With the California Consumer Privacy Act (CCPA) quickly approaching, marketers are asking themselves whether this will bring new obstacles to overcome or if it will lead to something good. We thought we would take this opportunity to shed some light on why CCPA may not be all bad.
As with any new privacy regulation, there are both pros and cons. Many organizations and individuals believe that the introduction of CCPA may not be the answer to consumer privacy as it is not constructed in a way that allows for the proper foundation for monitoring the privacy of data for consumers. But, are there components of the regulation that will be beneficial to marketers and consumers alike? Take a look at part one of our two-part series on the pros and cons of CCPA.
With Great Data Comes Great Responsibility.
In an era of online data, any regulation that protects consumer privacy can be a good thing. As seen with last year’s implementation of GDPR in the EU, consumers are becoming wiser on what their data is being used for. In marketing, that data is used to reach them in a more relevant and personalized way. The products we have all become accustomed to such as Netflix, Amazon Prime and Spotify are good examples of services that have provided consumers a hyper-customized experience based on the data being provided by consumers whether that be through purchase history, declared data, browsing history...etc. The output of using this data to drive a richer customer engagement has set the bar higher than it’s ever been for marketers. Furthermore…consumers expect this type of experience.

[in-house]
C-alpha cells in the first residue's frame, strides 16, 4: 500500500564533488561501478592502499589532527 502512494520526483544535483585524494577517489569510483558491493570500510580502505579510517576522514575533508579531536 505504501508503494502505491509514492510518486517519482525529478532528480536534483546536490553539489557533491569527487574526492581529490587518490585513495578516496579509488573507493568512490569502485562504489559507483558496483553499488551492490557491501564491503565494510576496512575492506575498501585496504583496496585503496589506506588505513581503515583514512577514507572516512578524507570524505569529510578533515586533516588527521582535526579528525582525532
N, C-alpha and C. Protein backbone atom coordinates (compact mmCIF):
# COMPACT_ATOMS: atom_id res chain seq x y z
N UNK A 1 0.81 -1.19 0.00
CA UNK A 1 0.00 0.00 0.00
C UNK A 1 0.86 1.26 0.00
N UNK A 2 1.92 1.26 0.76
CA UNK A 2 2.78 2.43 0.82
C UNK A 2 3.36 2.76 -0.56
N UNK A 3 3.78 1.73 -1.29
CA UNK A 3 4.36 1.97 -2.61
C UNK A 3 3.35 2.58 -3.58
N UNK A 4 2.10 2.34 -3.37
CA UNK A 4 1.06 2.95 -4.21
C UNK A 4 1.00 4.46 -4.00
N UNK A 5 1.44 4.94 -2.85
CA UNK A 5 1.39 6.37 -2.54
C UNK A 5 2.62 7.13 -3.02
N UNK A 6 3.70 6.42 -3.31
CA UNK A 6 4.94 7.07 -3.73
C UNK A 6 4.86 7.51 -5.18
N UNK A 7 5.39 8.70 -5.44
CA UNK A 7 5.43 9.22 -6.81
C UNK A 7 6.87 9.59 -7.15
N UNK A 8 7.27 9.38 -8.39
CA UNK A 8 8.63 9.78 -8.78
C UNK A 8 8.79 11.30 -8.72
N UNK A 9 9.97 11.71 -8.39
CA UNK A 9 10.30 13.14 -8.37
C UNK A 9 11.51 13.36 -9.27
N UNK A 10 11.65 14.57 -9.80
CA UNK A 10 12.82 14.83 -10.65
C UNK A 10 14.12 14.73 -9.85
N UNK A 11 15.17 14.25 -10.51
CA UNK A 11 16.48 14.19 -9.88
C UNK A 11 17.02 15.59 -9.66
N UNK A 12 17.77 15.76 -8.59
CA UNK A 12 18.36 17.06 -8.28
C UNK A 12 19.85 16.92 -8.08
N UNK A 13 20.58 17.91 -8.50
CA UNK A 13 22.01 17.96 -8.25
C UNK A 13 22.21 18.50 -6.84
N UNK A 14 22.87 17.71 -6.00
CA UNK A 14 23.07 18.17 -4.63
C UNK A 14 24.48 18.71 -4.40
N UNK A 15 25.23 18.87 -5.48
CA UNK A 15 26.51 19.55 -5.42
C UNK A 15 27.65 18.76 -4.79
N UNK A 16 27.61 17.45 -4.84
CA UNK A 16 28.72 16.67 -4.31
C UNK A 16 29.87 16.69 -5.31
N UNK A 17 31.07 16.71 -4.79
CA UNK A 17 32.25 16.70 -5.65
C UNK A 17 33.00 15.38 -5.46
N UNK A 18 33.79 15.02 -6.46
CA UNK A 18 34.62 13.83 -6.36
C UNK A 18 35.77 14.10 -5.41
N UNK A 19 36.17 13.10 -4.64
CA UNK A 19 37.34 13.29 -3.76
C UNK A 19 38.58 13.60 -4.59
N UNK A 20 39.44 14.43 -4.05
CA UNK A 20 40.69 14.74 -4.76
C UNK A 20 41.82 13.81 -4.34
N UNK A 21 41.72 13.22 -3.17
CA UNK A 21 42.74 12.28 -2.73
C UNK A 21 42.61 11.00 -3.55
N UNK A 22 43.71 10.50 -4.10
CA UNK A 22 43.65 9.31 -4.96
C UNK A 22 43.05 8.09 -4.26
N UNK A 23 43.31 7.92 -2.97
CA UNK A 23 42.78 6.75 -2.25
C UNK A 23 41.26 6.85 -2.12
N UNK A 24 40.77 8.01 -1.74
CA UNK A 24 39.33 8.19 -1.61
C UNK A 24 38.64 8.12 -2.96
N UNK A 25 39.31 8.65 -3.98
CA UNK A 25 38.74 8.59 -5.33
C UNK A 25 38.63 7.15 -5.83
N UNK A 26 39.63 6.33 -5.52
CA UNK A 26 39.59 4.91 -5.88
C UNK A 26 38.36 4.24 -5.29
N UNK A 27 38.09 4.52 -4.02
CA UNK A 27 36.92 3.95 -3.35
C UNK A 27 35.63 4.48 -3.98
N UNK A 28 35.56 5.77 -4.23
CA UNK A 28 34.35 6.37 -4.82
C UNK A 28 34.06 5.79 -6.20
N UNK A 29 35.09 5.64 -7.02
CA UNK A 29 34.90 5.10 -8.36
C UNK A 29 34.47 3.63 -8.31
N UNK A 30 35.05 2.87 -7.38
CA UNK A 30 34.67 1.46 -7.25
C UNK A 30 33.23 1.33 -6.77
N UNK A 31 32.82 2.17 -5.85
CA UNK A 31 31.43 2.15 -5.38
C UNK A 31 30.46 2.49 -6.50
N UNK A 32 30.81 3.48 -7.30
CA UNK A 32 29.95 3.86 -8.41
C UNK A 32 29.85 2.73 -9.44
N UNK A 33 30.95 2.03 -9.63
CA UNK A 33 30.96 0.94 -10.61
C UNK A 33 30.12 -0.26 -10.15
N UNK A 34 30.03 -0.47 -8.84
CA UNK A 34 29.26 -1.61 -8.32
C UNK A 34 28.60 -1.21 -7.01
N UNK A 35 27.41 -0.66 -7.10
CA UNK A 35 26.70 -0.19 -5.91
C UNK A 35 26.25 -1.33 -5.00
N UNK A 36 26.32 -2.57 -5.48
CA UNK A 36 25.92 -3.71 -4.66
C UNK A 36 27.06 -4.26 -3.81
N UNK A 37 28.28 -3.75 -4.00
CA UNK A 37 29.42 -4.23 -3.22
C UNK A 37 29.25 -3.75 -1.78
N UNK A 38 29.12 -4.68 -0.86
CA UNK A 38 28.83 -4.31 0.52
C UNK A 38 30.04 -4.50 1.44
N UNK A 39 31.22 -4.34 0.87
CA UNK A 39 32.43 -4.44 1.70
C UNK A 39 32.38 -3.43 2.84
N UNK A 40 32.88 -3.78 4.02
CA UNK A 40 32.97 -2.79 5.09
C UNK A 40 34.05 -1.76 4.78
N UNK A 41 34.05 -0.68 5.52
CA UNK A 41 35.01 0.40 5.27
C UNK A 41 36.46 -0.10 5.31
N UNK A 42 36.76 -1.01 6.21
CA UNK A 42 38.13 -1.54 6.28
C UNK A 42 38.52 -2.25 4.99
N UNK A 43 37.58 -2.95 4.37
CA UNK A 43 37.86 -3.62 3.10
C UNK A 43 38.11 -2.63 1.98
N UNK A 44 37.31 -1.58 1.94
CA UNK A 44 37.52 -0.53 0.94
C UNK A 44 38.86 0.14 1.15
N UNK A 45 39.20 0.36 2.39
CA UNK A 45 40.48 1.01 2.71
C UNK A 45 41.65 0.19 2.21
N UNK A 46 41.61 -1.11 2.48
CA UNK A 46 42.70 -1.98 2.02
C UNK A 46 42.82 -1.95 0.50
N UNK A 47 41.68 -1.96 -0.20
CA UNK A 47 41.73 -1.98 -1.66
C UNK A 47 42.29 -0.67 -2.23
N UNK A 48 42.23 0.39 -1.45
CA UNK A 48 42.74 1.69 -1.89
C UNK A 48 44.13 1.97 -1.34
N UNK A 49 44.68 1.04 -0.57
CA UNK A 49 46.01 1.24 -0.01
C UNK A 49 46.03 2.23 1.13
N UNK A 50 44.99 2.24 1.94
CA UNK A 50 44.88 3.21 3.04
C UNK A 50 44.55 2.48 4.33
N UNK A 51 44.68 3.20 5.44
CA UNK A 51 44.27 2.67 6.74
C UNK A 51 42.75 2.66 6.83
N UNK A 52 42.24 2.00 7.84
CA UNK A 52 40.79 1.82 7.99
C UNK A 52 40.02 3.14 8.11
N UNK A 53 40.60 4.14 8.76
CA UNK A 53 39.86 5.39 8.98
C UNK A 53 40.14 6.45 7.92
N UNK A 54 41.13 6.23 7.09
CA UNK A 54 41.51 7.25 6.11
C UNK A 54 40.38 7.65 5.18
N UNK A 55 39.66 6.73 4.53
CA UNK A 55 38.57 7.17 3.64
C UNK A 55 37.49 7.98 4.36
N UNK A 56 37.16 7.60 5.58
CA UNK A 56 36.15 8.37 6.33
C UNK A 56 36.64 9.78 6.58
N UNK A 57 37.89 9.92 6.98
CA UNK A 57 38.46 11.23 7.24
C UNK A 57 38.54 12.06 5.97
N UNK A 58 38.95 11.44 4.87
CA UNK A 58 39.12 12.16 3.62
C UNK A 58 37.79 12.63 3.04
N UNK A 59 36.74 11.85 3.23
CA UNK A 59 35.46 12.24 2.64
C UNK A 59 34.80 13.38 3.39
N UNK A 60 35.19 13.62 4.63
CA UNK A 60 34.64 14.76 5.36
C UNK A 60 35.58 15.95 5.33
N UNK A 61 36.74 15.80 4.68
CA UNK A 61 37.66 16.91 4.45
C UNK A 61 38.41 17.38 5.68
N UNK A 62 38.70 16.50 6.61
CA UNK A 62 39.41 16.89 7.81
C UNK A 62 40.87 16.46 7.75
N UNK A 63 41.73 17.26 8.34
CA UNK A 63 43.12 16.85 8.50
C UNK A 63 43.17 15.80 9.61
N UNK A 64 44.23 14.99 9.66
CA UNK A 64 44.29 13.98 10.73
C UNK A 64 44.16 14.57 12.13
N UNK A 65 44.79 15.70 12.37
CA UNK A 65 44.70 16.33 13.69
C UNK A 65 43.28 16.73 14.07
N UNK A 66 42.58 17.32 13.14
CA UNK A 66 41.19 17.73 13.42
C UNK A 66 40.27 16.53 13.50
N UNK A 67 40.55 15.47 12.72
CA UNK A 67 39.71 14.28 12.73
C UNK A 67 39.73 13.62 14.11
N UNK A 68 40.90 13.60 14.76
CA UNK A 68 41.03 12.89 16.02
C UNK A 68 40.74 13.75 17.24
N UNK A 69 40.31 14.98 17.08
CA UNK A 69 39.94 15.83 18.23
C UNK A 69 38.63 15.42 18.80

This is not a new reality. However, with this expectation comes the curiosity from the consumer on how advertisers are managing that data and the transparency and choices they’re providing consumers around the use of their data. As marketers, we have proven that data-driven consumer experiences work. Now, we need to prove that the data is being stored, managed and used with the utmost integrity and privacy safeguards possible. Regulations like GDPR and CCPA provide the opportunity for marketers to become accountable for this process and allow us to step up and show what great stewards of data we are.
“CCPA is going to be a turning point for brands. There will be some that view it as a “have” to do while others will take it as an opportunity to reshape their relationship with consumers. If done right, consumer privacy can be a competitive advantage.” Pam Erlichman, Chief Marketing Officer, Jebbit
Education through Transparency.
Introduced several years ago, data-driven marketing is a process by which marketers gain insights and trends based on in-depth analysis informed by numbers. Data-driven marketing refers to strategies built on insights pulled from the analysis of big data, collected through consumer interactions and engagements, to form predictions about future behaviors.
This notion of marketing to consumers in an insightful, relevant way based on data collection has been around long enough for marketers to know that executing marketing campaigns based on data is a must-have, not a nice-to-have. And, through the process of defining and refining data-driven marketing strategies, best practices have been created and implemented as the basis for safeguarding that data and analyzing it in the smartest and most secure methods in order to protect the privacy of the consumer. Organizations such as the Digital Advertising Alliance (DAA), Interactive Advertising Bureau (IAB) and Network Advertising Initiative (NAI) exist to do just this.